Now a new fossil discovery shows that this strange size difference works both ways.
Meet Kongonaphon kely, a hand-sized ancient reptile that lived 237 million years ago. A fossil of this tiny dinosaur ancestor was found in modern Madagascar. And scientists are very excited about what it could tell us about how dinosaurs—and other prehistoric reptiles—came to be!
A bipedal animal is one that walks on two legs. Like us!
Many dinosaurs were bipedal, too. And even though many others were quadrapeds (walked on four legs), they had different hipbone structures from other reptiles. These different hipbones, putting legs underneath the body instead of spread out from the sides, are a common characteristic of all dinosaurs.
K. kely existed before the dinosaurs. It was bipedal and had these types of hips, which puts it in an animal group known as Ornithodira. Both dinosaurs and pterosaurs (flying prehistoric reptiles) are a part of this group. Which makes this 10-centimetre (4-inch) tall animals a relative of both of them. So many diverse—and enormous—creatures, perhaps all starting with this funny little critter!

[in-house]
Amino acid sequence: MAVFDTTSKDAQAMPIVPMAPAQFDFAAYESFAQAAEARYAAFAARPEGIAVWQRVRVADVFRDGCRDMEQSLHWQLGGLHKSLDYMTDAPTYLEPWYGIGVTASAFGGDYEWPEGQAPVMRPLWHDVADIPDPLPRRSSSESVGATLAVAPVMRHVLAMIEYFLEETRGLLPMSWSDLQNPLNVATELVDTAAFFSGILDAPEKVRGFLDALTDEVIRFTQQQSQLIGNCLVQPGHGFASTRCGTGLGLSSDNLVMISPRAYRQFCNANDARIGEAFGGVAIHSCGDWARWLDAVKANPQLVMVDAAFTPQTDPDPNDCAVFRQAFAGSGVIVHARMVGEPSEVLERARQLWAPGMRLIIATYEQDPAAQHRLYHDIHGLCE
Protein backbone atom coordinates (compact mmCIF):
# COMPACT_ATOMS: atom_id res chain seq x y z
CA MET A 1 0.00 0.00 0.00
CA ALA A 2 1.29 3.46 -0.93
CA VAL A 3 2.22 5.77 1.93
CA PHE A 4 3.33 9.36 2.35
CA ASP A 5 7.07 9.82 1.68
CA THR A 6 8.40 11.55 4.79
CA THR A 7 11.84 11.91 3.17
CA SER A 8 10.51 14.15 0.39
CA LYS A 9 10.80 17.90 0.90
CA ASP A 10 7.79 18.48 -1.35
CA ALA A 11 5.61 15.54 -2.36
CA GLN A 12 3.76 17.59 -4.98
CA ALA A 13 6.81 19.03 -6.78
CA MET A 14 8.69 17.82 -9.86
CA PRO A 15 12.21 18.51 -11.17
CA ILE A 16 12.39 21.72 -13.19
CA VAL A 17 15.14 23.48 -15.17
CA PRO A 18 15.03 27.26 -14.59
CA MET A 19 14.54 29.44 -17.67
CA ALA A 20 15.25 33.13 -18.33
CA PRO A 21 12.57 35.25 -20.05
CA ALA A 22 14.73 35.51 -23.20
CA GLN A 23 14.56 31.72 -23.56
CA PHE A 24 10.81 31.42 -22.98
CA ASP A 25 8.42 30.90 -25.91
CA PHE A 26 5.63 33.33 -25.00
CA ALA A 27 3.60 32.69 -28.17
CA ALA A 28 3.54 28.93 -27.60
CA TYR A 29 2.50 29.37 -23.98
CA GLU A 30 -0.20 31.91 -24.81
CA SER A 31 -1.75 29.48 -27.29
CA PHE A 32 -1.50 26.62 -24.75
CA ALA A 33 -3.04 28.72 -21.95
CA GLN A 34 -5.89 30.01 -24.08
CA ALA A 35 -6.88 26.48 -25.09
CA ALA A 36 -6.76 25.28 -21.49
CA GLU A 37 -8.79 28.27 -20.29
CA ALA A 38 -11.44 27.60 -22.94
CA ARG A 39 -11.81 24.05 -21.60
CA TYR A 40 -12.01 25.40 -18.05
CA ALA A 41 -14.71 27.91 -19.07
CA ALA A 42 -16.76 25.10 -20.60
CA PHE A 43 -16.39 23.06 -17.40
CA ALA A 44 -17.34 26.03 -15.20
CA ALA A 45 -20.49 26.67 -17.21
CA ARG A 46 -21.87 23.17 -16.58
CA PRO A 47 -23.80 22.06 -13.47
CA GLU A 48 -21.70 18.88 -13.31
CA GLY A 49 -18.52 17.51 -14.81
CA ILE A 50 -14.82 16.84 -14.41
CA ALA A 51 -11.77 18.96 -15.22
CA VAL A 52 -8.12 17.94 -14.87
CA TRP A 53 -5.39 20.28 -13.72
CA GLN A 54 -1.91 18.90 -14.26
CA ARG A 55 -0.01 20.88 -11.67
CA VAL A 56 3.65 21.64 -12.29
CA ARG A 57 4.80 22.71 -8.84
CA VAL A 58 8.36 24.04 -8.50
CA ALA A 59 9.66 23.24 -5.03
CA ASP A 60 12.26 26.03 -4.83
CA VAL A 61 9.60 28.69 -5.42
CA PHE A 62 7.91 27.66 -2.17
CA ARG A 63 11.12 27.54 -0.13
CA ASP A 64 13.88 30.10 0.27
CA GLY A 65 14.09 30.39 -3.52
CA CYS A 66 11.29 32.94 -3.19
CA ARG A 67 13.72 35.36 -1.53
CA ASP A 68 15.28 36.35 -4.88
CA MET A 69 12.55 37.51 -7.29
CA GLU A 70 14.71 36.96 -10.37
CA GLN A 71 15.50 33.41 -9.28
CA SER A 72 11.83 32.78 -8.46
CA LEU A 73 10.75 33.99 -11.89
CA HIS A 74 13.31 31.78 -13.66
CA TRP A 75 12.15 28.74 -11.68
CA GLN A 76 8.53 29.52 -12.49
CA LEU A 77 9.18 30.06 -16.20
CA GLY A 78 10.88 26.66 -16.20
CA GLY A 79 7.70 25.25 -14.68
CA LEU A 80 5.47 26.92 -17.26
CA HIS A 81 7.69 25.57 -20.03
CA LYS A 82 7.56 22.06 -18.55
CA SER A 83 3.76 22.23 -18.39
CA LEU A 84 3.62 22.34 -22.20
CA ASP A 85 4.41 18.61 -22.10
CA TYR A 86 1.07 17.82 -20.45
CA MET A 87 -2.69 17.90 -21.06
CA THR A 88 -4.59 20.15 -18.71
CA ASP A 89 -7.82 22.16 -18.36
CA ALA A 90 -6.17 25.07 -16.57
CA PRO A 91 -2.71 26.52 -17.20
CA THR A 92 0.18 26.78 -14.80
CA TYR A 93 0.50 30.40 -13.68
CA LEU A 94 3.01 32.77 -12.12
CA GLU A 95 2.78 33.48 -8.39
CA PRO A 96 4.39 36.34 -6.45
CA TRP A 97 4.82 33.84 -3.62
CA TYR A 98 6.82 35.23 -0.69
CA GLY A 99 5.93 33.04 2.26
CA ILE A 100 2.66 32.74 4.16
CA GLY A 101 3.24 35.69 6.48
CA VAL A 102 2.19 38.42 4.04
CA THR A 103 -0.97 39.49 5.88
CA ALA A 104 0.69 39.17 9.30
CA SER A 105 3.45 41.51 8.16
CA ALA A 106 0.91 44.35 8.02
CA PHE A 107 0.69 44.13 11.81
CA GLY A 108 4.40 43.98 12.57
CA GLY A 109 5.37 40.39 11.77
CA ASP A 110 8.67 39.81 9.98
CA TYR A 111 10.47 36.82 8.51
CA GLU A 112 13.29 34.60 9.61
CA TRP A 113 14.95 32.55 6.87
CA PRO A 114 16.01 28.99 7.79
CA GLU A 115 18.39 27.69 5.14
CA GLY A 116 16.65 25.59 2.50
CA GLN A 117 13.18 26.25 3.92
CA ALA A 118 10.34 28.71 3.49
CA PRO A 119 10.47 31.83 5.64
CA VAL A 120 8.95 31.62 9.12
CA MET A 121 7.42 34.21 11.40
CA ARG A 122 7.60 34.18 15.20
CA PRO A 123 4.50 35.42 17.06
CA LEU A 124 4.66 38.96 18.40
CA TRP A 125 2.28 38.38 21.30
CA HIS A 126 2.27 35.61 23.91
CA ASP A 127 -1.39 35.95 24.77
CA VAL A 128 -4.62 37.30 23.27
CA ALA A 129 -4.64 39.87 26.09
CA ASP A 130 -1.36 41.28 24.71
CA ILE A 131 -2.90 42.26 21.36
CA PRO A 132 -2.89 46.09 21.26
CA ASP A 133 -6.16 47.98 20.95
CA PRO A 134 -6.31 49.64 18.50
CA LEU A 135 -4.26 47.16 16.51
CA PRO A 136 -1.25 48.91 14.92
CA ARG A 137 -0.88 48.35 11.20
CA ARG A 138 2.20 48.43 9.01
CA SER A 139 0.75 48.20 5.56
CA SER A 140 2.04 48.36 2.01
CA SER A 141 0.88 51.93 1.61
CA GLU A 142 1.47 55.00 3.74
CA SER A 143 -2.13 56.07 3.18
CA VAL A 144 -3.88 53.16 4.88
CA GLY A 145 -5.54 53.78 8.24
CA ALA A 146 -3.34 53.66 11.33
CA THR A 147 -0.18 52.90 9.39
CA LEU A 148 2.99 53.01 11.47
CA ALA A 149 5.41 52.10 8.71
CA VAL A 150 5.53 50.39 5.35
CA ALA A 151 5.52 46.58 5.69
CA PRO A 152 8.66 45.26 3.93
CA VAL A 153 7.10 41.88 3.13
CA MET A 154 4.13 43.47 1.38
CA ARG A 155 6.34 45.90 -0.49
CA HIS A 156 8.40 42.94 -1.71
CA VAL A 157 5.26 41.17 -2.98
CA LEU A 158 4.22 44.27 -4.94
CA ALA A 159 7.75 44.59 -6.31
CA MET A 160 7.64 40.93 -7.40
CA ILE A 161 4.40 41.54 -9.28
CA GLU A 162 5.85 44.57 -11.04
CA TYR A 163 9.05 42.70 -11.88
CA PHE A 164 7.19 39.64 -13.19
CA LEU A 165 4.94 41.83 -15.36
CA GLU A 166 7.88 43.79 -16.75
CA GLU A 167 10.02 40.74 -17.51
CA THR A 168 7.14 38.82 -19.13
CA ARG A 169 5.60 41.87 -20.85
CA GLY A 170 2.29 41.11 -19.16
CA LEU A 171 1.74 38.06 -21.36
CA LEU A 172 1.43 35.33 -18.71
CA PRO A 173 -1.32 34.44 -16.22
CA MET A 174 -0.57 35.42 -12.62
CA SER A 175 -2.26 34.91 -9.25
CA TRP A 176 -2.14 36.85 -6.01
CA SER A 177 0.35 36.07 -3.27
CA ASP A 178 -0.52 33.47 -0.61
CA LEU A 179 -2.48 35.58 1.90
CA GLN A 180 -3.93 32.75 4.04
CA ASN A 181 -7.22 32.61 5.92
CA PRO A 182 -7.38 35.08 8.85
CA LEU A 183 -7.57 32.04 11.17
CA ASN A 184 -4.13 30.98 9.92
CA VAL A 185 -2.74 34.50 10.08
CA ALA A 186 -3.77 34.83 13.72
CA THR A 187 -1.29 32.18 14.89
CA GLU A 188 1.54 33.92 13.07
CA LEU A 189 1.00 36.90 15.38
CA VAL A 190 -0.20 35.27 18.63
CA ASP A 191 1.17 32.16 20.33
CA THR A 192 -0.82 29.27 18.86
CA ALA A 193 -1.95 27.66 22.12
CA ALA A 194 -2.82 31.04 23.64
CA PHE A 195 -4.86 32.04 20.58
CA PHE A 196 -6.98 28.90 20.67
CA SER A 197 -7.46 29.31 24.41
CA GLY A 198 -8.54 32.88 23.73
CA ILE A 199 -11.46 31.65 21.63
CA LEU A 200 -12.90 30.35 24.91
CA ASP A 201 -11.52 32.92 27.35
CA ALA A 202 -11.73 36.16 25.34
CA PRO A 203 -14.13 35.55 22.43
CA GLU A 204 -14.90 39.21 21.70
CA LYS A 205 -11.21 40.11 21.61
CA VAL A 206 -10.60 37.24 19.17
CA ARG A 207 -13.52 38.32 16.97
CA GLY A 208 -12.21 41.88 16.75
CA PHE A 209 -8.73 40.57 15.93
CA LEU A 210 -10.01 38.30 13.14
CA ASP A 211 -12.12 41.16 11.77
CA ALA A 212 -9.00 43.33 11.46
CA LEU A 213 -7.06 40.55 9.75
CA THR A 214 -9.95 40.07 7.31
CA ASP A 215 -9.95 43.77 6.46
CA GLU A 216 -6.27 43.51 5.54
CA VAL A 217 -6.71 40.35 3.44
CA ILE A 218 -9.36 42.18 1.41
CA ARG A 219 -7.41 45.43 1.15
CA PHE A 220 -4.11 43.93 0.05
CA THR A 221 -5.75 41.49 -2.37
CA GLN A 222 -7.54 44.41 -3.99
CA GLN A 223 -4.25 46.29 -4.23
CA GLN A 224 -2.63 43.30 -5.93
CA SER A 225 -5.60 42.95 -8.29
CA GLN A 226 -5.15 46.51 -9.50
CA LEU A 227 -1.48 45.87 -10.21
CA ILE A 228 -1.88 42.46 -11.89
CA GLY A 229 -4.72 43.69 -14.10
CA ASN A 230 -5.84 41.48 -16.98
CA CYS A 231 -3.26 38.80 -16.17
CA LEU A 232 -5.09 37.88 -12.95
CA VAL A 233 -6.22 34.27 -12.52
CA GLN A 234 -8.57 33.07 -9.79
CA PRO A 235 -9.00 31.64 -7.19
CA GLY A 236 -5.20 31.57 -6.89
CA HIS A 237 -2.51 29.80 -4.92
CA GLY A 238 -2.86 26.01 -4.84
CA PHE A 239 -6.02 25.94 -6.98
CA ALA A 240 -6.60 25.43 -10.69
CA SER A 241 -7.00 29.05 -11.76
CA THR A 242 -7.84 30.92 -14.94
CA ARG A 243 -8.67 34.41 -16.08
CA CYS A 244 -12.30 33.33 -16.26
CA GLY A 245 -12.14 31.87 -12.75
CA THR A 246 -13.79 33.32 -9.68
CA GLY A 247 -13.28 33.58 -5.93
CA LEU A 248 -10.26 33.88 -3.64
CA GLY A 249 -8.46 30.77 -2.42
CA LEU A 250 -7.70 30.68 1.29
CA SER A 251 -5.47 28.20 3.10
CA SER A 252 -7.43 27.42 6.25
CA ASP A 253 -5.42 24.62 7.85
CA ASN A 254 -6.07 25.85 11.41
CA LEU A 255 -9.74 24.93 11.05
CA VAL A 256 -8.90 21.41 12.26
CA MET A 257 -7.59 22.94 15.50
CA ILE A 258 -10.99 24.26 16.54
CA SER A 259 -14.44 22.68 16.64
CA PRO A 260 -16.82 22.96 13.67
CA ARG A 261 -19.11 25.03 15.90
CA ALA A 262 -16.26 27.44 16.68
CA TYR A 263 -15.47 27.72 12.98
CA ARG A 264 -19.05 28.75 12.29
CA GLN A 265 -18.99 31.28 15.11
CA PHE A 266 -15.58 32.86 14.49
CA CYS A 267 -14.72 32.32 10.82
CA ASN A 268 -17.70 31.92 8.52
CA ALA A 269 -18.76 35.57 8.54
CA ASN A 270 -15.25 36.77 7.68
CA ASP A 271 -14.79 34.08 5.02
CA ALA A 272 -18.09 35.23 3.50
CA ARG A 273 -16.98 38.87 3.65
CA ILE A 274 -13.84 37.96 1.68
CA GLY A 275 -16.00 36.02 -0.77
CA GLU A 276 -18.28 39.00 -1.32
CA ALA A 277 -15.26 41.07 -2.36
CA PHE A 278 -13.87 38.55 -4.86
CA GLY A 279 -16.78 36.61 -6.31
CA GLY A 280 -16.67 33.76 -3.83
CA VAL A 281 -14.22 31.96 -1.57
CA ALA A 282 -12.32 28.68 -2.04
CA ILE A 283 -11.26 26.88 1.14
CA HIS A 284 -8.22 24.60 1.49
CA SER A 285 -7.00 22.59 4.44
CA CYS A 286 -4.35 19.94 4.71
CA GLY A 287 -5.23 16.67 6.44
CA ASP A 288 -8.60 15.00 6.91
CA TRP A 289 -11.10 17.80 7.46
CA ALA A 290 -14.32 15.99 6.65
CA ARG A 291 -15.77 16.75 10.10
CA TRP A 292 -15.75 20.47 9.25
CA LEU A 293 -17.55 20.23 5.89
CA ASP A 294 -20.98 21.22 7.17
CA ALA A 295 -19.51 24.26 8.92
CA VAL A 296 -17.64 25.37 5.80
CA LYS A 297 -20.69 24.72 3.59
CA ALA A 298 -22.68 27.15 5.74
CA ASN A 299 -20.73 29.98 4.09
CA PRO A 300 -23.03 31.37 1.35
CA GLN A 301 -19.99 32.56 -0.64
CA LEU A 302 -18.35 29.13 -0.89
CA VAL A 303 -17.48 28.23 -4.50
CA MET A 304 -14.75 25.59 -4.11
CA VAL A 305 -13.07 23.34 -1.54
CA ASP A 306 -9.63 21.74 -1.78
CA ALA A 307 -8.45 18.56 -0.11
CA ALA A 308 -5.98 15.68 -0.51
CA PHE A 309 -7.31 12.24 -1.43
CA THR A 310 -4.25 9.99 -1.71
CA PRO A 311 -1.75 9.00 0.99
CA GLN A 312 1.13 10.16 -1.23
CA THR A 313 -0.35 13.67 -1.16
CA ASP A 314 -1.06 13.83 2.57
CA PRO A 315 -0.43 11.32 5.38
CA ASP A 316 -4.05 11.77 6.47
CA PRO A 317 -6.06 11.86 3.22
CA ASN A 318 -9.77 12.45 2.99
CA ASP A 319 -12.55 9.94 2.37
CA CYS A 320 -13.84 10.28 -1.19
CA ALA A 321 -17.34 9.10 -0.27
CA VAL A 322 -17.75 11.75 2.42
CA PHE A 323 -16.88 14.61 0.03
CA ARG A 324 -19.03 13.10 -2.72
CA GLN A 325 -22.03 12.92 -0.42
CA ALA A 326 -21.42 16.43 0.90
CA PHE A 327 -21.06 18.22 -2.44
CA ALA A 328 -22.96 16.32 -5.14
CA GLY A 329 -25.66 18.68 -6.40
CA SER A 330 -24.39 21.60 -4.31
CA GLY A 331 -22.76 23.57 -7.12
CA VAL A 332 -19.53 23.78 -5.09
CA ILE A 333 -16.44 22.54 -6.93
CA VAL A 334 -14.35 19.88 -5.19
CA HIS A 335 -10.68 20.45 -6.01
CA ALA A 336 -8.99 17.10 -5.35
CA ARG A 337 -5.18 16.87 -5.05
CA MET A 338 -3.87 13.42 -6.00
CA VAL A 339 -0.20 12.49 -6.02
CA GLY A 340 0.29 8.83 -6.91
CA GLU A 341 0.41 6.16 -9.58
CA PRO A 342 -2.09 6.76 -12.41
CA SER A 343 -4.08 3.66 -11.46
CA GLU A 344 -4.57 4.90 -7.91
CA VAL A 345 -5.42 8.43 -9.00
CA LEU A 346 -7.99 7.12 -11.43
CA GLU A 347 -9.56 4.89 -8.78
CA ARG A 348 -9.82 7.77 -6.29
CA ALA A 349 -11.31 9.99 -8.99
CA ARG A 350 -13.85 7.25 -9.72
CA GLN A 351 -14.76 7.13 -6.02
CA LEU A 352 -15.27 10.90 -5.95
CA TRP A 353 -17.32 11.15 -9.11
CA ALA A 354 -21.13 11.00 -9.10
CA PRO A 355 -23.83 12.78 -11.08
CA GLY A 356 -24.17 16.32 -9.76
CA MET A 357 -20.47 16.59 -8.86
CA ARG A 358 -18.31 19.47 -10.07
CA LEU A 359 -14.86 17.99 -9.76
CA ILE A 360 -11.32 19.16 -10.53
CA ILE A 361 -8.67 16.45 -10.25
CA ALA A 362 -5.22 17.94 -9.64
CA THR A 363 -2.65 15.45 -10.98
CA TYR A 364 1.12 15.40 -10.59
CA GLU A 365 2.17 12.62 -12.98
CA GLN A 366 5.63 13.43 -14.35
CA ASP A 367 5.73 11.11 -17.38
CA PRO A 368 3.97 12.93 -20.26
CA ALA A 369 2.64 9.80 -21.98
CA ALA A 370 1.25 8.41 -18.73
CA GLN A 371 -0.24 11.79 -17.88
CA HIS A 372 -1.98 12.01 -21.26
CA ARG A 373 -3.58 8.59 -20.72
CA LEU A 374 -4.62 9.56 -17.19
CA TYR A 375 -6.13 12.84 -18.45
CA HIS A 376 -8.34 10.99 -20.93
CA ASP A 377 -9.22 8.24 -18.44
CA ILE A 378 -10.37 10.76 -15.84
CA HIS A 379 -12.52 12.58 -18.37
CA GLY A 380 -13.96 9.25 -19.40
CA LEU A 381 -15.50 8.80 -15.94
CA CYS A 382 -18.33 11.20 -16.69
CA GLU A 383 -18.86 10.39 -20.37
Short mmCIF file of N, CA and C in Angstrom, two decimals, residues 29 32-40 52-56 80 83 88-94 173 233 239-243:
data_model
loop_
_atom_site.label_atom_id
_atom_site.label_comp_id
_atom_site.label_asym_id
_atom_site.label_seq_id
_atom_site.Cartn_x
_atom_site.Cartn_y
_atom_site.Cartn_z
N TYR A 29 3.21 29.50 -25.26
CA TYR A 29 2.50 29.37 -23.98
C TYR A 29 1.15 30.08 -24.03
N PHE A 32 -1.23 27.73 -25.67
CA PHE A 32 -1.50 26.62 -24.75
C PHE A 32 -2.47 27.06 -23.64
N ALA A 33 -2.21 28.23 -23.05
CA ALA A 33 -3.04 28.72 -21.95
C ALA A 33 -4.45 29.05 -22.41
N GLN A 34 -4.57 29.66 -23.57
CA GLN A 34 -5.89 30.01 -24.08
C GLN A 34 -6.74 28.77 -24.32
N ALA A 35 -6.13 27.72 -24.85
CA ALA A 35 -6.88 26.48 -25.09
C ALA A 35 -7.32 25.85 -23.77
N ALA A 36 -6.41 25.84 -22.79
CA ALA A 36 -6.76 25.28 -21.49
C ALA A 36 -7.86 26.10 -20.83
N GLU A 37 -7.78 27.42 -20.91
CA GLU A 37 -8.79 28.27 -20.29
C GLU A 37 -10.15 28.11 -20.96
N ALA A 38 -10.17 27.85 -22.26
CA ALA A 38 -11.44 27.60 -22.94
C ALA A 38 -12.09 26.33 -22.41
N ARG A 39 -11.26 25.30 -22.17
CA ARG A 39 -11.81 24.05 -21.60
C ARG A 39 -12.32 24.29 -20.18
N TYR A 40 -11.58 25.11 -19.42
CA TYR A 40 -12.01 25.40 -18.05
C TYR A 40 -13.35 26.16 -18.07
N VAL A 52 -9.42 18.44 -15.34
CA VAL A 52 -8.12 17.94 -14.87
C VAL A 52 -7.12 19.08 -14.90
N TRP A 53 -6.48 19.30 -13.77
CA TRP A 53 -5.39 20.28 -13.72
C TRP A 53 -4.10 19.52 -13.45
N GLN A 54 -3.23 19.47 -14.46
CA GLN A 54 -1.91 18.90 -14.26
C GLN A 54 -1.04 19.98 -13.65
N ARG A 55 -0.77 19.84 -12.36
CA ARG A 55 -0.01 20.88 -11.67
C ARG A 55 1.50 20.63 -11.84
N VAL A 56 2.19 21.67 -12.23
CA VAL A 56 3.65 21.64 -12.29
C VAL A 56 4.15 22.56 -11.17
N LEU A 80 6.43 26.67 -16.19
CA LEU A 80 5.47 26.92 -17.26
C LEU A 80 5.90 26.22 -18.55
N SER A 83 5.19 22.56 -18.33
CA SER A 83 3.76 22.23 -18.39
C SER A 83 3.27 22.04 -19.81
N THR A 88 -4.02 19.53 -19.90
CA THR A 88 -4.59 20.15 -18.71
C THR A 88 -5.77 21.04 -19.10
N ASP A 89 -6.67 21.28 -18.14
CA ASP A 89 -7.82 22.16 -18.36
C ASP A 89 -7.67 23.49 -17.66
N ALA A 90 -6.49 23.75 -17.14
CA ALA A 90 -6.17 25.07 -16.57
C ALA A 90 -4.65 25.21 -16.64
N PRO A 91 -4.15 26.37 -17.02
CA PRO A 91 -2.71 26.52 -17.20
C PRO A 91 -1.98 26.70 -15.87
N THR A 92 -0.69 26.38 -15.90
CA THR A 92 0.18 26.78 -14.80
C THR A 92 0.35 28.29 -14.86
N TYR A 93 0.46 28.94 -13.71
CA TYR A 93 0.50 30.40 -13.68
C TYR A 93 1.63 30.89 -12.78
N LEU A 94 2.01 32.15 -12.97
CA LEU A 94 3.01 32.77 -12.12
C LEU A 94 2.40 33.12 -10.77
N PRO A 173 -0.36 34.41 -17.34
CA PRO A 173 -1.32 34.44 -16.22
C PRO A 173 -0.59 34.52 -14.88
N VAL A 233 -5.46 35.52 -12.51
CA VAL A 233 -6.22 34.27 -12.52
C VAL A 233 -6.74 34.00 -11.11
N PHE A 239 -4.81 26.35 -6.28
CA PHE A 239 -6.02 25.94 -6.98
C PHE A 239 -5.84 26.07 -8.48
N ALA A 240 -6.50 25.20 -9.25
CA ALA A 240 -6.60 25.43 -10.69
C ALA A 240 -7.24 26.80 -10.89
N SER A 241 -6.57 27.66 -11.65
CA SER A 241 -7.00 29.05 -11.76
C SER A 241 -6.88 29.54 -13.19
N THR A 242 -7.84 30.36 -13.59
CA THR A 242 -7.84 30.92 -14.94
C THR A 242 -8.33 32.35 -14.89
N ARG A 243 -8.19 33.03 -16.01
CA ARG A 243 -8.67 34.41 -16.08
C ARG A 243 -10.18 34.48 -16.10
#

Small, but ready to take over
K. kely is not the only tiny dinosaur ancestor that has been discovered. But finding it is helping paleontologists paint a clearer picture of how dinosaurs evolved—and why they were different to other reptiles at the time.
At the time that K. kely was alive, it was not a dominant species. It would've been surrounded by much bigger, non-dinosaur reptiles that share similarities with modern crocodiles and monitor lizards. Those carnivores were at the top of the food chain back then.
But the tiny creatures were staking their claim on new territory. They ate insects, not meat. They began developing fluff and feathers to warm their small bodies. And they used a type of movement—bipedalism—that was quicker and more agile than other reptiles had. They may have even already been experimenting with early flight as a way to escape the deadly jaws of bigger reptiles.
Path to greatness
So much research still needs to be done on fossils like this. But for now, K. kely is showing researchers an animal that was starting small, but dreaming big.
Though tiny, its descendants—dinosaurs and pterosaurs—would use so many of its traits to become the longest reigning animals in history. Fluff and feathers for warmth. Legs underneath the body for speed and agility. And, one day, flight to explore the skies.
And even when the dinosaurs did die out, K. kely's breakthroughs carried on in modern birds. Do you think that this little critter knew it was on to something so big?